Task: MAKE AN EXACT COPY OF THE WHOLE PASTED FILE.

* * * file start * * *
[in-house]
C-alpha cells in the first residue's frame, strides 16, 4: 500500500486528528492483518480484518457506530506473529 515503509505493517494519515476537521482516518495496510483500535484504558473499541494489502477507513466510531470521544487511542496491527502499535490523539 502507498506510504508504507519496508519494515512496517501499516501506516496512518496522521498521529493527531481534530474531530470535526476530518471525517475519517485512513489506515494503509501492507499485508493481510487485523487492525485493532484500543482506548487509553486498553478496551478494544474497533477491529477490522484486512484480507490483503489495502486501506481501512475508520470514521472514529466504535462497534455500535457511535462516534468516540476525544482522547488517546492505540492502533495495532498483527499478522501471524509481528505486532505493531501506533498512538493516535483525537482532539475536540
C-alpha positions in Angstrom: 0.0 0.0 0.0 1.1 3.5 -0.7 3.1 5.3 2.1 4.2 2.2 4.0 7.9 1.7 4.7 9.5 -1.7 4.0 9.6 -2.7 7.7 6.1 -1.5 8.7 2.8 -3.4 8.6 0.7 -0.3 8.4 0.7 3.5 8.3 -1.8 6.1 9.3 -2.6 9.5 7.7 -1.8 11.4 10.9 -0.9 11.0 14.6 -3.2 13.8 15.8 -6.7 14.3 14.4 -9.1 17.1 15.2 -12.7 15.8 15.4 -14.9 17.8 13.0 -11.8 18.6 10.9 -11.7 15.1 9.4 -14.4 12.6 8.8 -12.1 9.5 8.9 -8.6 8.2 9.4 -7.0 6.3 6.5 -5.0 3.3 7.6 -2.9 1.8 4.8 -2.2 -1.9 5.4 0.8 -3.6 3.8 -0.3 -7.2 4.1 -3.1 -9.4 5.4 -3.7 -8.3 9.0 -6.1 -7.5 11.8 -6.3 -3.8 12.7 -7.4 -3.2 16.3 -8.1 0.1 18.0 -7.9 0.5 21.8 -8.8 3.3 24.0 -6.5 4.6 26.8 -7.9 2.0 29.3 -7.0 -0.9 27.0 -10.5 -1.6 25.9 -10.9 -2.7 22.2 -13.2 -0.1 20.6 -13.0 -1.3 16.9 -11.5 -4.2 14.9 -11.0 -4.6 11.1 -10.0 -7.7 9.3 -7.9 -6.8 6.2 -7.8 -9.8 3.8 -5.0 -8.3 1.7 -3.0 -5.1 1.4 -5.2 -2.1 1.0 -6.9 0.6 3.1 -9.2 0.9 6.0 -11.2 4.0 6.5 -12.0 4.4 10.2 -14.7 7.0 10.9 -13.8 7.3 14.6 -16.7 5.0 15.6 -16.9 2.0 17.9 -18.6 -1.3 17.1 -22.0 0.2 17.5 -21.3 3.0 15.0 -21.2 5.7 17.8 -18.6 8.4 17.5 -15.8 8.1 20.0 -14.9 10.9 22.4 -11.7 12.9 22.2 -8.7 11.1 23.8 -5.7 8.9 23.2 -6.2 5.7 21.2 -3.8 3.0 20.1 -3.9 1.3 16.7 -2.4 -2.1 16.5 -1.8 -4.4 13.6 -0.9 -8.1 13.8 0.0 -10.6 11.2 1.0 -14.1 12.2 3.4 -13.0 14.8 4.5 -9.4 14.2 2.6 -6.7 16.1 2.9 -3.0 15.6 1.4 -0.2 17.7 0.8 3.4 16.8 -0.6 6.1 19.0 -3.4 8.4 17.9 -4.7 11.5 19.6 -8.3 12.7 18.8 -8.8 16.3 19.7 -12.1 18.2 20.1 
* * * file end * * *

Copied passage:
[in-house]
C-alpha cells in the first residue's frame, strides 16, 4: 500500500486528528492483518480484518457506530506473529 515503509505493517494519515476537521482516518495496510483500535484504558473499541494489502477507513466510531470521544487511542496491527502499535490523539 502507498506510504508504507519496508519494515512496517501499516501506516496512518496522521498521529493527531481534530474531530470535526476530518471525517475519517485512513489506515494503509501492507499485508493481510487485523487492525485493532484500543482506548487509553486498553478496551478494544474497533477491529477490522484486512484480507490483503489495502486501506481501512475508520470514521472514529466504535462497534455500535457511535462516534468516540476525544482522547488517546492505540492502533495495532498483527499478522501471524509481528505486532505493531501506533498512538493516535483525537482532539475536540
C-alpha positions in Angstrom: 0.0 0.0 0.0 1.1 3.5 -0.7 3.1 5.3 2.1 4.2 2.2 4.0 7.9 1.7 4.7 9.5 -1.7 4.0 9.6 -2.7 7.7 6.1 -1.5 8.7 2.8 -3.4 8.6 0.7 -0.3 8.4 0.7 3.5 8.3 -1.8 6.1 9.3 -2.6 9.5 7.7 -1.8 11.4 10.9 -0.9 11.0 14.6 -3.2 13.8 15.8 -6.7 14.3 14.4 -9.1 17.1 15.2 -12.7 15.8 15.4 -14.9 17.8 13.0 -11.8 18.6 10.9 -11.7 15.1 9.4 -14.4 12.6 8.8 -12.1 9.5 8.9 -8.6 8.2 9.4 -7.0 6.3 6.5 -5.0 3.3 7.6 -2.9 1.8 4.8 -2.2 -1.9 5.4 0.8 -3.6 3.8 -0.3 -7.2 4.1 -3.1 -9.4 5.4 -3.7 -8.3 9.0 -6.1 -7.5 11.8 -6.3 -3.8 12.7 -7.4 -3.2 16.3 -8.1 0.1 18.0 -7.9 0.5 21.8 -8.8 3.3 24.0 -6.5 4.6 26.8 -7.9 2.0 29.3 -7.0 -0.9 27.0 -10.5 -1.6 25.9 -10.9 -2.7 22.2 -13.2 -0.1 20.6 -13.0 -1.3 16.9 -11.5 -4.2 14.9 -11.0 -4.6 11.1 -10.0 -7.7 9.3 -7.9 -6.8 6.2 -7.8 -9.8 3.8 -5.0 -8.3 1.7 -3.0 -5.1 1.4 -5.2 -2.1 1.0 -6.9 0.6 3.1 -9.2 0.9 6.0 -11.2 4.0 6.5 -12.0 4.4 10.2 -14.7 7.0 10.9 -13.8 7.3 14.6 -16.7 5.0 15.6 -16.9 2.0 17.9 -18.6 -1.3 17.1 -22.0 0.2 17.5 -21.3 3.0 15.0 -21.2 5.7 17.8 -18.6 8.4 17.5 -15.8 8.1 20.0 -14.9 10.9 22.4 -11.7 12.9 22.2 -8.7 11.1 23.8 -5.7 8.9 23.2 -6.2 5.7 21.2 -3.8 3.0 20.1 -3.9 1.3 16.7 -2.4 -2.1 16.5 -1.8 -4.4 13.6 -0.9 -8.1 13.8 0.0 -10.6 11.2 1.0 -14.1 12.2 3.4 -13.0 14.8 4.5 -9.4 14.2 2.6 -6.7 16.1 2.9 -3.0 15.6 1.4 -0.2 17.7 0.8 3.4 16.8 -0.6 6.1 19.0 -3.4 8.4 17.9 -4.7 11.5 19.6 -8.3 12.7 18.8 -8.8 16.3 19.7 -12.1 18.2 20.1 